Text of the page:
Professor Lynne Hall

Professor of Human Computer Interaction, University of Sunderland

Rethinking User Experience Evaluation: From the Dull to the Sublime

In our evidence-based, data-driven world, HCI has adopted approaches primarily from the social sciences, so whether a university dissertation or a published paper, most user experience evaluations include a mixed methods approach of questionnaires, interviews and/or focus groups. So far, so good – but these haven’t much changed since the 1990s, so are they really still appropriate for what and who we are trying to evaluate now?

User experience evaluations are designed to provide relevant data, they are designed by evaluators for the researchers, developers, assessors or funders who want to know the results. Although end users will interact with the evaluation, we have become accustomed to designing the evaluation for the secondary user, whilst all firmly recognising the benefits of an end-user-centred design ethos. What does this say about the quality of our data, obtained from an experience designed for someone else, without any input or consideration of the end user themselves?

Through this focus on ourselves and our needs from the evaluation, whilst we have seen massive advances in user experiences in visualising and interacting with computers and in the co-creation process, there has been little change in how we evaluate the user’s experience. This keynote will focus on the future of user experience evaluation methods considering how evaluation can be used to extend the user experience whilst providing quality data.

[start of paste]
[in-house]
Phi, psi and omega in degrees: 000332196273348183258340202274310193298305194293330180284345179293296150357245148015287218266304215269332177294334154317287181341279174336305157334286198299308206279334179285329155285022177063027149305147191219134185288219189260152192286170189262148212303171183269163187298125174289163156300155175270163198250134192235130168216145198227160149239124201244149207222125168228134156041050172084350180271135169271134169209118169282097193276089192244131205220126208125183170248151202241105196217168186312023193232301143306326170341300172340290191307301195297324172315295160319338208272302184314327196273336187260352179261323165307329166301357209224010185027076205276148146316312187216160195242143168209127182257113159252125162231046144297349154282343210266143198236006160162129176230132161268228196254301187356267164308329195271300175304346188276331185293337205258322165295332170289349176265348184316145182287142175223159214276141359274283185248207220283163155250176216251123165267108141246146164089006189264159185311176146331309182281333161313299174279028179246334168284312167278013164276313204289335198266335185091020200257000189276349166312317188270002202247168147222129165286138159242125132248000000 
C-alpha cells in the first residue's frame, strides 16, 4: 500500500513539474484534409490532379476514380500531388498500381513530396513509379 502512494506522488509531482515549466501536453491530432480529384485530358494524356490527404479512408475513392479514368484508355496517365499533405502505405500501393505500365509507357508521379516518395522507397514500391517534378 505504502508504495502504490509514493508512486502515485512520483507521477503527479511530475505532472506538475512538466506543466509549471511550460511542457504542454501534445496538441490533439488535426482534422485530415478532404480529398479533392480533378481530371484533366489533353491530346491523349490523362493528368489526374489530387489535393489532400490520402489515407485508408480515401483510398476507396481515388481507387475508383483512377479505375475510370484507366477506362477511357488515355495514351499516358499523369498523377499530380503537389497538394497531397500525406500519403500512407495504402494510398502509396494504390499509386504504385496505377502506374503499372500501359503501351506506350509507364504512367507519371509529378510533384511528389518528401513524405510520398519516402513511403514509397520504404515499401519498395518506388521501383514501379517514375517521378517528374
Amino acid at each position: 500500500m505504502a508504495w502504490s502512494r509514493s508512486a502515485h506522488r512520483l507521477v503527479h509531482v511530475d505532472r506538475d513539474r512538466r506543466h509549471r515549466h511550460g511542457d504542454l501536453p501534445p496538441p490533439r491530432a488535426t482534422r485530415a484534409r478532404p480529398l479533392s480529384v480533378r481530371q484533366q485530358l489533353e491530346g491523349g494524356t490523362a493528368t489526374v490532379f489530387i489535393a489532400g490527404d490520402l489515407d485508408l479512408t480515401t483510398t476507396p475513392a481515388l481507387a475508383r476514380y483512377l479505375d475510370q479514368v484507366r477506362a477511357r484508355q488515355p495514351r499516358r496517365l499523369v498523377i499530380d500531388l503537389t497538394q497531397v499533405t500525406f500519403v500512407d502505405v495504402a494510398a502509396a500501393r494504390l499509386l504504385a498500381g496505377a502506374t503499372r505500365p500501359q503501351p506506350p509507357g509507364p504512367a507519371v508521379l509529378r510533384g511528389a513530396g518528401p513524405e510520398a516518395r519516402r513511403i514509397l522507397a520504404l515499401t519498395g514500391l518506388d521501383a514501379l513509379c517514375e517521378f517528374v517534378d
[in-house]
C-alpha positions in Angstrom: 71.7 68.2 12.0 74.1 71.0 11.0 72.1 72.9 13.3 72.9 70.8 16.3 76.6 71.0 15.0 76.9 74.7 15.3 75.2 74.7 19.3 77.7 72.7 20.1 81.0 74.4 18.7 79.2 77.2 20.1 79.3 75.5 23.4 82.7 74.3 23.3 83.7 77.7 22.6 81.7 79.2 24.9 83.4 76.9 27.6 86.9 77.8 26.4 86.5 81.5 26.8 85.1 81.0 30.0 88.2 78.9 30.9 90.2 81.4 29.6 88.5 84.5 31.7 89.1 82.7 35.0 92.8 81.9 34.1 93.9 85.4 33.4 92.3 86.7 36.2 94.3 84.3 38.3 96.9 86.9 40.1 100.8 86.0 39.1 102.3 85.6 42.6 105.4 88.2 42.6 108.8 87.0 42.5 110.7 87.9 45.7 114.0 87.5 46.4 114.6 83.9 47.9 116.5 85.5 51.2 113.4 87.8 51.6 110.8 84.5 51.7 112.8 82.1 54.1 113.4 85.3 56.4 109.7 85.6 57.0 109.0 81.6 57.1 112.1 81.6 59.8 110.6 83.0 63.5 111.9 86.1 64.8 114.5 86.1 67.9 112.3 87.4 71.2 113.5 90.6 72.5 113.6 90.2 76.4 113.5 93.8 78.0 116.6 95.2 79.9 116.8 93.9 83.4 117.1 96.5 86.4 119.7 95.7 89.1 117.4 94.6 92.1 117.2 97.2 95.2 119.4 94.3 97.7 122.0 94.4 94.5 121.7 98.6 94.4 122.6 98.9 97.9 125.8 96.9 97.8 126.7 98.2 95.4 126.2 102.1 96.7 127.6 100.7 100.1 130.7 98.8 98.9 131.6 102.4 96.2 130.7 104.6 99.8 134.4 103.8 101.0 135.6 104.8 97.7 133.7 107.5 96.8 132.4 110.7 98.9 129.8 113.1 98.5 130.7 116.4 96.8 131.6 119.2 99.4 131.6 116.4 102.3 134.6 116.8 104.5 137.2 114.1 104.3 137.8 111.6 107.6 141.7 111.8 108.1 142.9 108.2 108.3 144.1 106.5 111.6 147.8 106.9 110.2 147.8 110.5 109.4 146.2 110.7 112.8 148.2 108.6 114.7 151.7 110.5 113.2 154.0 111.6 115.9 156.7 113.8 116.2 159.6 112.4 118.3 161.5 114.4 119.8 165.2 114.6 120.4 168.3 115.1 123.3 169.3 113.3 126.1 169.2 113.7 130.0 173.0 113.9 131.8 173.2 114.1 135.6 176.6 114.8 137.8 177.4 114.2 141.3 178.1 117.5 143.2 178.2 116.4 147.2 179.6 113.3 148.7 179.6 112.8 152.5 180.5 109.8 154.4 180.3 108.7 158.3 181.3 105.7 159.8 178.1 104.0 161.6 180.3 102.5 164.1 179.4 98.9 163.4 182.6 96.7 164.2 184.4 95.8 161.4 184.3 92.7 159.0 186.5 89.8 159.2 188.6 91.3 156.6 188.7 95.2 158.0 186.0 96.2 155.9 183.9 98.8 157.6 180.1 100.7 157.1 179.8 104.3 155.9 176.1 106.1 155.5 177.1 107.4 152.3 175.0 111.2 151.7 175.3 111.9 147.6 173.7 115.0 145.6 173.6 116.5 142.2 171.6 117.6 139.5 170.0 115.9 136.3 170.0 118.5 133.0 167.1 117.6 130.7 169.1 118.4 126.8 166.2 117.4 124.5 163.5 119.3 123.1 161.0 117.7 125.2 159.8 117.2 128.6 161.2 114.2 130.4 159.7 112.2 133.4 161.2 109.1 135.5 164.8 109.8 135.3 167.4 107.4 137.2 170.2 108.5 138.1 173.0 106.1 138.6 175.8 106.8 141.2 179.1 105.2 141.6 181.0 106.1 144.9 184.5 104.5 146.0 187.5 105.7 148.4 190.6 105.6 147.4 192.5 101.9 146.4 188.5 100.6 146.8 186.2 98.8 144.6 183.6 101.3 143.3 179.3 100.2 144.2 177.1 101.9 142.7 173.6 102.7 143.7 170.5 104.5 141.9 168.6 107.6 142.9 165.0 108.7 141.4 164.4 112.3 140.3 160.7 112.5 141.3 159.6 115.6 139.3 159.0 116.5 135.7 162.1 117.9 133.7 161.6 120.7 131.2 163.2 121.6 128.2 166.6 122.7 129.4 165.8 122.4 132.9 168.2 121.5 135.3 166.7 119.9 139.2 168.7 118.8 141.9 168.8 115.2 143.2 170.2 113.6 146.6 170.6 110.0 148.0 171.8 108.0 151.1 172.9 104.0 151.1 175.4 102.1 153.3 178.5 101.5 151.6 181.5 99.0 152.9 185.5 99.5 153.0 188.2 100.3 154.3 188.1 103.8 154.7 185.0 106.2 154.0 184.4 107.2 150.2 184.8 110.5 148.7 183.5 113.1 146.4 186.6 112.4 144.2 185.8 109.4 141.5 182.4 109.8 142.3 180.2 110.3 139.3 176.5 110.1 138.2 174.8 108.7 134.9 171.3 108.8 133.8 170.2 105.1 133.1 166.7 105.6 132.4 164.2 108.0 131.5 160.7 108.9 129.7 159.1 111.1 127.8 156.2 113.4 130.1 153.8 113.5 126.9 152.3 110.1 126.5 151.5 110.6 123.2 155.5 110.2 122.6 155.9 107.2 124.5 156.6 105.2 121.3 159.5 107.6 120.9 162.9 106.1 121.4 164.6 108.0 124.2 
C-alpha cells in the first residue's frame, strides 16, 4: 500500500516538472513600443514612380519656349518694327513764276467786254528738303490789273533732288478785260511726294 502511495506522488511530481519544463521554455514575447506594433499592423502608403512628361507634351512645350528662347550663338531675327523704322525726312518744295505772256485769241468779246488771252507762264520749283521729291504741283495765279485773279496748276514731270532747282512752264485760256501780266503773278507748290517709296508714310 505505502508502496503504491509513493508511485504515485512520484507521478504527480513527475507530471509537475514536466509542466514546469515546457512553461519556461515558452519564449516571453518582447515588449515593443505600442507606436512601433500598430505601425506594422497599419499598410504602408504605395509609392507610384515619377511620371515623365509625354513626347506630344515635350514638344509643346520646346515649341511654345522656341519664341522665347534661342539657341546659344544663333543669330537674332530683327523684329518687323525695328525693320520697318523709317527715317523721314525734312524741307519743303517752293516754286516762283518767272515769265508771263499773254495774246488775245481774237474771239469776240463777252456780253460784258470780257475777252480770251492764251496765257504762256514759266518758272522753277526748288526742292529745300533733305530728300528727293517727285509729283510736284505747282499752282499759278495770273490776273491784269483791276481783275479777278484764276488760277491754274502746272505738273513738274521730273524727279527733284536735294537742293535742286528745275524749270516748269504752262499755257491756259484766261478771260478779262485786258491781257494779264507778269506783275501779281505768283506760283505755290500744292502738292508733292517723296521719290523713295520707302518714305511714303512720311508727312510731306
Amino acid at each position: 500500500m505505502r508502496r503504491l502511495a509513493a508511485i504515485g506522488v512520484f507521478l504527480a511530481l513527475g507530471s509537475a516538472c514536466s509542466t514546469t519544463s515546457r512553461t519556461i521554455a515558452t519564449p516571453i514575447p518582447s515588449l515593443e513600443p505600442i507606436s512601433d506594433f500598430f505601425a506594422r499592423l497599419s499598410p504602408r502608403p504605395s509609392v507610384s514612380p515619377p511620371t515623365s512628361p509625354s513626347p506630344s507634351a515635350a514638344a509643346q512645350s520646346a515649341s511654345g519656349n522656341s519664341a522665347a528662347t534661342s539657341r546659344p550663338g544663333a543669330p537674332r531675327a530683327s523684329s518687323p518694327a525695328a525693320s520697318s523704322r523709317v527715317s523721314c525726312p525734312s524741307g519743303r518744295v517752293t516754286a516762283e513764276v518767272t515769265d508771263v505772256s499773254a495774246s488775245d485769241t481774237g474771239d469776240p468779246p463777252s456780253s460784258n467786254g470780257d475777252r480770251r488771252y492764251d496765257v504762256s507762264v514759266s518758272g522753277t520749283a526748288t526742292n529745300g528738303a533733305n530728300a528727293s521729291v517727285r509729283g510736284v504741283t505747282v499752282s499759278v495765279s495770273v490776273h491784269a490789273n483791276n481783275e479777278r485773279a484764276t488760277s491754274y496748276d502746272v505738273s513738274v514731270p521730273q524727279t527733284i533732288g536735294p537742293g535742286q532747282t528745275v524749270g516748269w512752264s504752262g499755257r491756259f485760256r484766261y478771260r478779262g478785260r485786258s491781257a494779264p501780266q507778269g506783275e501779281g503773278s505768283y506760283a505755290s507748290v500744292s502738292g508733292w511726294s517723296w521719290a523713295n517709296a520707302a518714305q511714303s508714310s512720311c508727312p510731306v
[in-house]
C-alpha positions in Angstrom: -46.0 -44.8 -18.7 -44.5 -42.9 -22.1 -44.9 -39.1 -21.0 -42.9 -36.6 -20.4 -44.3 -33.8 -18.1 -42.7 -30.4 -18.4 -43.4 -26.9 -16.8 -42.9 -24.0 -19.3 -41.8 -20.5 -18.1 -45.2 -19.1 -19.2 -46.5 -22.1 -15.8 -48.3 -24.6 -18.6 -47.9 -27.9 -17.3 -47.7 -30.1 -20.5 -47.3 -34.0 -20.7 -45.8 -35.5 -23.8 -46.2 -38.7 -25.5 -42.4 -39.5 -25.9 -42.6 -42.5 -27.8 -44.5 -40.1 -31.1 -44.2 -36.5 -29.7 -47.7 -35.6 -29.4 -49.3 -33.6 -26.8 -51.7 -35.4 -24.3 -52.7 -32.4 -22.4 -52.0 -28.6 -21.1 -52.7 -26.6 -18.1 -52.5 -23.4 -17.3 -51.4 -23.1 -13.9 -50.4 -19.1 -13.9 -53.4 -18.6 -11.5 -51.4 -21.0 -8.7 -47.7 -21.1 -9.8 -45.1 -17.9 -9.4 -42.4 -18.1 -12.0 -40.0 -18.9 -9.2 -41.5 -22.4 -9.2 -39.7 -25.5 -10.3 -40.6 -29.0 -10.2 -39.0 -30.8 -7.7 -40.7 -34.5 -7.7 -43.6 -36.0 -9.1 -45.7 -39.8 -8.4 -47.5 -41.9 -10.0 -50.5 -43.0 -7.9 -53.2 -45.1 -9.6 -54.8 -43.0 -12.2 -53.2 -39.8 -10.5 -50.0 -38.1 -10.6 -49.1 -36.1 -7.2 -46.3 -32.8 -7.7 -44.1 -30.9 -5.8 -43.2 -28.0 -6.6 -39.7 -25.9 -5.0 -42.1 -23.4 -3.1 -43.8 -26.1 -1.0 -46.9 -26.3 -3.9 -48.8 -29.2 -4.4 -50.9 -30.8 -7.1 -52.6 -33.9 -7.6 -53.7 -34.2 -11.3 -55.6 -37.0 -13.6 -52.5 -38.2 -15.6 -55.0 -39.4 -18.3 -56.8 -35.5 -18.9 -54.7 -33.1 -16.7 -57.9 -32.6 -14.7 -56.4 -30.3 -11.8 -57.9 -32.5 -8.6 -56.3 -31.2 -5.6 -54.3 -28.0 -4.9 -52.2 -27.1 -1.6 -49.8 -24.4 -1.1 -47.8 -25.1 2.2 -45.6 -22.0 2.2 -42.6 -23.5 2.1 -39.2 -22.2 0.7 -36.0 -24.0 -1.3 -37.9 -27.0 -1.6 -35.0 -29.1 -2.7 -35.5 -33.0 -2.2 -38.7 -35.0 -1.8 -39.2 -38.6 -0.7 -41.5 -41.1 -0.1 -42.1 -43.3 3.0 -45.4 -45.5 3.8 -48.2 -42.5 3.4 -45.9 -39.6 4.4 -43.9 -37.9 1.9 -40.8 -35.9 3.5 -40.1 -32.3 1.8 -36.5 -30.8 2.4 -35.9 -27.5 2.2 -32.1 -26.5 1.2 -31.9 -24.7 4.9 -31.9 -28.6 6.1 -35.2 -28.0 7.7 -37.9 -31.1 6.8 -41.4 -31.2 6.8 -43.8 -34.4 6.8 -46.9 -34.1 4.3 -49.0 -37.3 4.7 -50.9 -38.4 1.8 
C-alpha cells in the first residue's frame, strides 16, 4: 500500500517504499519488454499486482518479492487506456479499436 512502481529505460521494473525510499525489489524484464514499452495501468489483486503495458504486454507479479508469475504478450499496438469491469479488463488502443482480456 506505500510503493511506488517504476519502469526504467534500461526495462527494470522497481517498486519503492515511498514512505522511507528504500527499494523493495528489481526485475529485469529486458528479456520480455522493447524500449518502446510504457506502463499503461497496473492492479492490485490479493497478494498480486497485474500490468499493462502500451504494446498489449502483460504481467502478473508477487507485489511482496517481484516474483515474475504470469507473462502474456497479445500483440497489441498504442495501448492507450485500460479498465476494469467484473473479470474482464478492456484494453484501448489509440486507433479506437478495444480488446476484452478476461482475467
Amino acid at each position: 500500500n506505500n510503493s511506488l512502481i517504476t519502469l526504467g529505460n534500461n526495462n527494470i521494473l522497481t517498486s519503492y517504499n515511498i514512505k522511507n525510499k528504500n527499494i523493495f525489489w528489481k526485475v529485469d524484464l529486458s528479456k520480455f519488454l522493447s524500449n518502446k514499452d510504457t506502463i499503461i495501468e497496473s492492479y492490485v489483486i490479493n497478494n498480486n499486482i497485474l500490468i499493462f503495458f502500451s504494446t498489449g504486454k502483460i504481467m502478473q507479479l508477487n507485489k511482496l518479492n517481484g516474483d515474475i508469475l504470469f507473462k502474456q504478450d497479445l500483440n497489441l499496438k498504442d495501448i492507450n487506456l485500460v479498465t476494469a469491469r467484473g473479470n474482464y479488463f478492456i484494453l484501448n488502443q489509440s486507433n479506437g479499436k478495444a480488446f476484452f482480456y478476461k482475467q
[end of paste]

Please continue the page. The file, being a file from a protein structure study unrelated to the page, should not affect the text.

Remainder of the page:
Lynne Hall is a Professor of Computer Science at the University of Sunderland, and a Fellow of the Higher Education Academy and of the British Computer Society. She has over 25 years of experience of researching and practicing in Human Computer Interaction, with over 120 publications and was Chair of the British HCI Conference in 2017. Lynne has participated in major research projects, including on social robotics, Serious Games, and intelligent virtual characters, with her research focusing on innovative user evaluation approaches. Through this work she has led dissemination activities, showcasing research to the European public as one of five exemplary EU projects as part of ICT2015. Lynne has considerable experience of engaging the academic community in collaborative work with SMEs, with her work on academic-industry engagement highlighted nationally. She leads knowledge transfer across the University and has previously held leadership roles in regional projects including the Sunderland Software City project stimulating engagement and involvement of academics, students and SMEs. Over the past 4 years Lynne has delivered knowledge transfer partnerships (KTP) with over 30 companies, being very highly commended as best practice by the regional KTP advisor. Lynne’s current KTP funding focus is working with colleagues in the Faculty of Business and Law to develop KTPs for the TSB retail initiative.